The increase in the price of oil is also having fatal consequences for the Cuban economy. Cuba imports around two thirds of its crude oil requirements. Until April, Chávez's Venezuela supplied a third of this at friendly prices - less than what was paid on the world market, providing a breathing space for the Cuban economy. But after the failed coup against Chávez, the Venezuela state oil company has surprisingly decided to cut the supply to Cuba using the excuse that they have not paid for some of the supplies. This has further aggravated the situation. It is calculated that for each dollar rise in the price of a barrel of oil, Cuba has an additional annual expenditure of almost $50 million.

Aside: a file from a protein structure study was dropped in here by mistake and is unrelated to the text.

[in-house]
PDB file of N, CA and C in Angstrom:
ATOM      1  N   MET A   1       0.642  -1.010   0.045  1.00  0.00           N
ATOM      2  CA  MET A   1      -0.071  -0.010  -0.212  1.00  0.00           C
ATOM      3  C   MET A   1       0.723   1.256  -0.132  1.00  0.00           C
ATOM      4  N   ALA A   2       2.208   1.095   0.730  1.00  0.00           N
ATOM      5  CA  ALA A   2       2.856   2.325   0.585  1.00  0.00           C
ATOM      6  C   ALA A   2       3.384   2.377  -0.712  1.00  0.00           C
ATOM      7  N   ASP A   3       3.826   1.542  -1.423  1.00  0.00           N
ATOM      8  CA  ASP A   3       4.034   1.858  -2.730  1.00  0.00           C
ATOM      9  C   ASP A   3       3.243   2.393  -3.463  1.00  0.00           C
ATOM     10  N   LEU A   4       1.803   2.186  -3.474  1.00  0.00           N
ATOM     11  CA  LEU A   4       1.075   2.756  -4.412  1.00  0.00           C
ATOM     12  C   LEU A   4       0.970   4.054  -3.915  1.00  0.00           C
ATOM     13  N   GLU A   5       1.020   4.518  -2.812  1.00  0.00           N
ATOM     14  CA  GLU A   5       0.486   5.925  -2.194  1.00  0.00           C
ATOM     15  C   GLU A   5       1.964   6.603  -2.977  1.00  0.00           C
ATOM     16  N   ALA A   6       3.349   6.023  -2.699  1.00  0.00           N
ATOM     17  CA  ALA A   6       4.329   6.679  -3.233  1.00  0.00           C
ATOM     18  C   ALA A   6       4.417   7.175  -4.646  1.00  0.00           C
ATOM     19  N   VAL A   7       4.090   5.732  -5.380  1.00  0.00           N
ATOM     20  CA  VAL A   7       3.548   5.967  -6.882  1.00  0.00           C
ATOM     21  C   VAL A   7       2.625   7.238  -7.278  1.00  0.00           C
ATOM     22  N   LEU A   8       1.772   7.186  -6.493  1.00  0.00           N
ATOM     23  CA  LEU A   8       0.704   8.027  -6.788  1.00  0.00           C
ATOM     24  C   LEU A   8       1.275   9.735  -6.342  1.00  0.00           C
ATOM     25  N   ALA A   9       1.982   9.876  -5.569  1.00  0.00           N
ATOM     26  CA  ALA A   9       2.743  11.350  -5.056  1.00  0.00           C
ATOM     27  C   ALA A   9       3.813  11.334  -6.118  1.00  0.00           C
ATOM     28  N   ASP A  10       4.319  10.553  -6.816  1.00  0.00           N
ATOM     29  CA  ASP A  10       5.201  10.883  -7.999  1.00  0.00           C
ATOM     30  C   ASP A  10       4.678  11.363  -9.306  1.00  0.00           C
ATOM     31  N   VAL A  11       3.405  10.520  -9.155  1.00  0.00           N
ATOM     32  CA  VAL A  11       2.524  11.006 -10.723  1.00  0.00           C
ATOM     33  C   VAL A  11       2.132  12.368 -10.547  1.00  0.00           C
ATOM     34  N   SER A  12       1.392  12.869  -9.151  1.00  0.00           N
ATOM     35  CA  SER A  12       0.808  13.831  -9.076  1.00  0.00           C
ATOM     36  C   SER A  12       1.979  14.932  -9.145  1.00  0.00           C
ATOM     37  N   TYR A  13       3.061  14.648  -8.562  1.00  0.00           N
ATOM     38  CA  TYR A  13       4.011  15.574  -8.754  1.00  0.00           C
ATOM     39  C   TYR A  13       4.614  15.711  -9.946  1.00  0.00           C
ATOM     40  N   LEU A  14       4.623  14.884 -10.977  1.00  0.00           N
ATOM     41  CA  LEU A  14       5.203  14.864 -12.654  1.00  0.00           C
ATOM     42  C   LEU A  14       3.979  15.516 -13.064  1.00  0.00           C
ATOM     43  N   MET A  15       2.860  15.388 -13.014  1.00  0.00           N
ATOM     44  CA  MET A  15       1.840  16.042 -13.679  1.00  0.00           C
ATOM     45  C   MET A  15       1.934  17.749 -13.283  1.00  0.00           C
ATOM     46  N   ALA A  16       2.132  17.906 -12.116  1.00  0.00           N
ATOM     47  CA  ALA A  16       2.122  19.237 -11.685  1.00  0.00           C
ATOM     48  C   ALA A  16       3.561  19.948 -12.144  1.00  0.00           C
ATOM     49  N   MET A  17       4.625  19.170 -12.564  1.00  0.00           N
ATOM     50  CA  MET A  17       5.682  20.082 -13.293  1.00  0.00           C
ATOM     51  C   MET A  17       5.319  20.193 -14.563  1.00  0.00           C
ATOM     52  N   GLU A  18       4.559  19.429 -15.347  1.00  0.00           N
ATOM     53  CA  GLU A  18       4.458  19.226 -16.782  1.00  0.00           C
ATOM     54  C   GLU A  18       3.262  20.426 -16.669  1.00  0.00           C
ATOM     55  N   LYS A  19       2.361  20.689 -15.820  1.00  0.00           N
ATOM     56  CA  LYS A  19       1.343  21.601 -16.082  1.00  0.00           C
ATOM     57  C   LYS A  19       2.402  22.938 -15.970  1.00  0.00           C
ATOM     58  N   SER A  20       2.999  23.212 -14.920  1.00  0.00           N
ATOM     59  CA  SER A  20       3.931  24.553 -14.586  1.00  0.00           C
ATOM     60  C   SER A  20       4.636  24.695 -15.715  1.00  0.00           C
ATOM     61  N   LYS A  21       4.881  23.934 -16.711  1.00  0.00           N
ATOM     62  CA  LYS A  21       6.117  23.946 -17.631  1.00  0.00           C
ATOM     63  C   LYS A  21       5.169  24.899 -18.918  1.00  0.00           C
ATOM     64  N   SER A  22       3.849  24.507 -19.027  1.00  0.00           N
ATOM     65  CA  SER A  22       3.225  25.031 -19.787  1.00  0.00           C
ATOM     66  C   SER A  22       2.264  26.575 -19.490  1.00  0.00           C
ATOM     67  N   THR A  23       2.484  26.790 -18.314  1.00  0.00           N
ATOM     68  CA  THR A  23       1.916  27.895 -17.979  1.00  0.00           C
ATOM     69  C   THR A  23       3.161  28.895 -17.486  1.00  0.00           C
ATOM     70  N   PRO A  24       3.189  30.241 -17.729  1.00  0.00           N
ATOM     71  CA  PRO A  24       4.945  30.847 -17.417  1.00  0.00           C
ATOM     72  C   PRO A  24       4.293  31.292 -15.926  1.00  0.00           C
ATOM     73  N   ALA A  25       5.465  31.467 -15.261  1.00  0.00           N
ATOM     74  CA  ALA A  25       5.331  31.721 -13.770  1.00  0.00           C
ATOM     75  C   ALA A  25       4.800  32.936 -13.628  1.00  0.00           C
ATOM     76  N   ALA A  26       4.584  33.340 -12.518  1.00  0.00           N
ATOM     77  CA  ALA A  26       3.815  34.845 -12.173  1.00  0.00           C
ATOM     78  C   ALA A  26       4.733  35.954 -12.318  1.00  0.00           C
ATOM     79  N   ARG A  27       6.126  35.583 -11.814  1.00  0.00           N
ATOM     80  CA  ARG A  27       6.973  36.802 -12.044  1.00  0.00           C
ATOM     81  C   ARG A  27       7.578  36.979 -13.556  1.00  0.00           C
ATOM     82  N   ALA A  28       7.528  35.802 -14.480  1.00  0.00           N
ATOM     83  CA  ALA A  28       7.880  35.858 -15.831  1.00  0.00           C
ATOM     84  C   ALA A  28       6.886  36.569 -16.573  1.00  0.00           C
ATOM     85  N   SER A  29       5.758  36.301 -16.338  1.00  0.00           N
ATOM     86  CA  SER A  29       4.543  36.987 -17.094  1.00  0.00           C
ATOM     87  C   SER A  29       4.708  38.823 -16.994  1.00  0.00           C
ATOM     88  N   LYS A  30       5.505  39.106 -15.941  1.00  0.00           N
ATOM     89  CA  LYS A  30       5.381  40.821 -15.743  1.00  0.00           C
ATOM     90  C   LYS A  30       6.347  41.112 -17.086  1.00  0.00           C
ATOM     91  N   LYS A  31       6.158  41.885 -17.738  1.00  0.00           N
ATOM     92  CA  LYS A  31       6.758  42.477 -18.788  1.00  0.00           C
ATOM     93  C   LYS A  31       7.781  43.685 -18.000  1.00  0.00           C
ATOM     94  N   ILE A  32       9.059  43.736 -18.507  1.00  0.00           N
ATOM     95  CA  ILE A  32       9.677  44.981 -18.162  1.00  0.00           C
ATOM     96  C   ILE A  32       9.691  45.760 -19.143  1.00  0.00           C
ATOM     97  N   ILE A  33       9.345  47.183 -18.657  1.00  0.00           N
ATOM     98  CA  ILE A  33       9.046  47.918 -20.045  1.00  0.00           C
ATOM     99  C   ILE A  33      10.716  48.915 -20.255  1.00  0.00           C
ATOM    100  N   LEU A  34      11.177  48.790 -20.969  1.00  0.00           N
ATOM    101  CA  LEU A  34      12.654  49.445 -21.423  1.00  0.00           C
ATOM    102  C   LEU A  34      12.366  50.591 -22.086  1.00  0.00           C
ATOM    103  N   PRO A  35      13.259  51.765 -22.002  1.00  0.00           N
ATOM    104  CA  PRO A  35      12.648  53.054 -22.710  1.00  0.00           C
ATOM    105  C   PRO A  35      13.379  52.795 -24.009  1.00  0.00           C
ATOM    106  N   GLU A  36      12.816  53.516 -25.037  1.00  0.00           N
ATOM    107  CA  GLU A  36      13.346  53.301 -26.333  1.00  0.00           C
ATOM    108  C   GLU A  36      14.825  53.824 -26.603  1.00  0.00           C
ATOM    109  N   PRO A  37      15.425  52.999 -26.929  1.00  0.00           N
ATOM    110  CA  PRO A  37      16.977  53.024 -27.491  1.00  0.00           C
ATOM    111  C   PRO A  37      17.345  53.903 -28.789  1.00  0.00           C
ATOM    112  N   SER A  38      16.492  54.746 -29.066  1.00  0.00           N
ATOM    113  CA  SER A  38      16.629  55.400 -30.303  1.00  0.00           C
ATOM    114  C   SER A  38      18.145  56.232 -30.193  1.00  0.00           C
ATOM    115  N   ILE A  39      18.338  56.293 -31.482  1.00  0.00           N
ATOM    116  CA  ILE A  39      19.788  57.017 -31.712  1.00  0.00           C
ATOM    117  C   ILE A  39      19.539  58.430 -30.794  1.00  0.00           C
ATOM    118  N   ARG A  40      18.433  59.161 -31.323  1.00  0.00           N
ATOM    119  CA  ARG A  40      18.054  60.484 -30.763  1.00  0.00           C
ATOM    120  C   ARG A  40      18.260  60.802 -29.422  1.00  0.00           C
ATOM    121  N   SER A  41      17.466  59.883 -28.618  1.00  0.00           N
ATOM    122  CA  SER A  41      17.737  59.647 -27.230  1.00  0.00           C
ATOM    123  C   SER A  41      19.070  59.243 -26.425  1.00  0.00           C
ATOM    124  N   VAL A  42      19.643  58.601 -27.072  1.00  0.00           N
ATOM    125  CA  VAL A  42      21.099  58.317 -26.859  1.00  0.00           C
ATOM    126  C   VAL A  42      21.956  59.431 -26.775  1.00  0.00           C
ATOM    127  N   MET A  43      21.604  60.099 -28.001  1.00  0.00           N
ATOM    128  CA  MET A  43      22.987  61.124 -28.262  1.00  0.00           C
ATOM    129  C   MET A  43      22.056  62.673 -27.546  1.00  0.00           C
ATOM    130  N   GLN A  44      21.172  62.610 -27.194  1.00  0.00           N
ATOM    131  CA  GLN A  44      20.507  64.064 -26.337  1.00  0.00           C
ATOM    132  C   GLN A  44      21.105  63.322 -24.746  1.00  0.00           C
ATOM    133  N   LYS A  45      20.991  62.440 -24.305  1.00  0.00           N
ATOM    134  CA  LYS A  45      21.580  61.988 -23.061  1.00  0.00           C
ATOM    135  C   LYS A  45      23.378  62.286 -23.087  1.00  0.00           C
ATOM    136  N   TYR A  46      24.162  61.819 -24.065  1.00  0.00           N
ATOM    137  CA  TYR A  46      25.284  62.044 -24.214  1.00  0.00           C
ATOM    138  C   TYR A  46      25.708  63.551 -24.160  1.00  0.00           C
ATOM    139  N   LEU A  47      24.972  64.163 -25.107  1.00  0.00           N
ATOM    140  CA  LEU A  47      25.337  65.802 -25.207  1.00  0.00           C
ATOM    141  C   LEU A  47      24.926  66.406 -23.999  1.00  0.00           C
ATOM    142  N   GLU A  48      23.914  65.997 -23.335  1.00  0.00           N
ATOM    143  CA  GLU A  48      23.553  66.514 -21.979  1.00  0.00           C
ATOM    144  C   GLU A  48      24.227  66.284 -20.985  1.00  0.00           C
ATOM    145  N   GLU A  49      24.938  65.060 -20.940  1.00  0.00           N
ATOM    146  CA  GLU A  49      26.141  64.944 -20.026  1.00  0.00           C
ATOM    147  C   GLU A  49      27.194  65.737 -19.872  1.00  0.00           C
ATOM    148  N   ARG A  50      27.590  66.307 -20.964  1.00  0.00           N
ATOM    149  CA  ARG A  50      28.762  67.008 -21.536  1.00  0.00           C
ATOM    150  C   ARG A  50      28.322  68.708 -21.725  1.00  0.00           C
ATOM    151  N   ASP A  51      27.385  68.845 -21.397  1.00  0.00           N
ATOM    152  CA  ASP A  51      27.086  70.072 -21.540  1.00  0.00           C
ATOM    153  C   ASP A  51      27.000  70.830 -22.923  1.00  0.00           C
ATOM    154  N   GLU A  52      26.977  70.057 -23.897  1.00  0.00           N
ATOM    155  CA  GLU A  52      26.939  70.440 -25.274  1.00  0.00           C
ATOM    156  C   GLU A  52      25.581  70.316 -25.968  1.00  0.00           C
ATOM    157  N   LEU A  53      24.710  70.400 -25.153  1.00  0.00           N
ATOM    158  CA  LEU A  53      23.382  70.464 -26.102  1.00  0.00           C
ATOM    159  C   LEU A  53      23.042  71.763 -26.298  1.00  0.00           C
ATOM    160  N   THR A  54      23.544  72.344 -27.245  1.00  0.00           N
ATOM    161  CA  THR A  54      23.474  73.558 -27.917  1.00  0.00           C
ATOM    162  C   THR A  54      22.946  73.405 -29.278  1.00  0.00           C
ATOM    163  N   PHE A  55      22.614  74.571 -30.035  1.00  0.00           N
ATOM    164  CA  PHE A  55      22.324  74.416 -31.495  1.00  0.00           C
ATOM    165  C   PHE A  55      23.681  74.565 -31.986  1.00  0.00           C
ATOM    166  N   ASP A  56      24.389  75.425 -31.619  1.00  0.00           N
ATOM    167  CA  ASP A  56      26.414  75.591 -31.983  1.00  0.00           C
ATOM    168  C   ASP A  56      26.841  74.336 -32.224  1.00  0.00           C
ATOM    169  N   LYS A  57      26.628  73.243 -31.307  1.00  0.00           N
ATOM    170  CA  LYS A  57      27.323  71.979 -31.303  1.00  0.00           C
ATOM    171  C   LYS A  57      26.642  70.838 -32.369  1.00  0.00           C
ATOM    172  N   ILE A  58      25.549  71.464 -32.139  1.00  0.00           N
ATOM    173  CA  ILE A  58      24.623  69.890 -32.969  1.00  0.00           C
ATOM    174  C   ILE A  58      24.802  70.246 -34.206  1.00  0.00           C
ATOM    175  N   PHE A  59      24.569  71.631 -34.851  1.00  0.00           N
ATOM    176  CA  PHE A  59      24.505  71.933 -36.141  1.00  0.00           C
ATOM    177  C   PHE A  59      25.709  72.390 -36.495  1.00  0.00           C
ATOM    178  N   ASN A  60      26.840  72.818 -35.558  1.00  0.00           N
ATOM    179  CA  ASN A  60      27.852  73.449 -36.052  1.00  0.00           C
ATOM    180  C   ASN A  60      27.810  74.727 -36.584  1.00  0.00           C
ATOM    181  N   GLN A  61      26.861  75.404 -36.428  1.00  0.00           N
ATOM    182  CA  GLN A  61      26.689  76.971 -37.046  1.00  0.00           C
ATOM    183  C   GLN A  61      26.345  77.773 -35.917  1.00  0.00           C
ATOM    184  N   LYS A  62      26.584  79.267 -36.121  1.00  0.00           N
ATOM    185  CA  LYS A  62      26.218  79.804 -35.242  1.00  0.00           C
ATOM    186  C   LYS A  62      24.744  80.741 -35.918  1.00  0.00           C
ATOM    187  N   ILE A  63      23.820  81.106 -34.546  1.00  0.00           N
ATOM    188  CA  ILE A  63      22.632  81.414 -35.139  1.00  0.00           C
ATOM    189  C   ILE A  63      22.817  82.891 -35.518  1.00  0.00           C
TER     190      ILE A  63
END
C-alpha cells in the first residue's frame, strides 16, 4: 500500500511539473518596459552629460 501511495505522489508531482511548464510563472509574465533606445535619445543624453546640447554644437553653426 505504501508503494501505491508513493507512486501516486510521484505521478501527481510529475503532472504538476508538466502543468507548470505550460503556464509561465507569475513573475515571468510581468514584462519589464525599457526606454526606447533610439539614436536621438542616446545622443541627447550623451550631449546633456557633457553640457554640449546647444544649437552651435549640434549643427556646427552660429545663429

Thanks to the planned economy, the state subsidises the most part of basic products of consumption of the population, which partially cushions the effects of the crisis. But a deep and long-lasting economic crisis in the capitalist world economy would create unsolvable economic contradictions in the Cuban economy by the lack of resources and hard currency.

Political perspectives

Despite the capitalist propaganda, Fidel Castro still enjoys a significant political and moral authority amongst the majority of the Cuban people. That does not mean that the Cuban people are unaware of the shortages in their standard of living and the abuses, of the suffocating bureaucracy and of the corruption that occurs in the highest spheres of the political system. But they compare their situation with that of the surrounding countries and are conscious that the conquests of the revolution are indissolubly linked with the maintenance of the nationalised planned economy.

But in the medium to long term this situation cannot be maintained. In particular, with the disappearance of the figure of Castro, without the existence of a leader with the same authority and influence among the masses.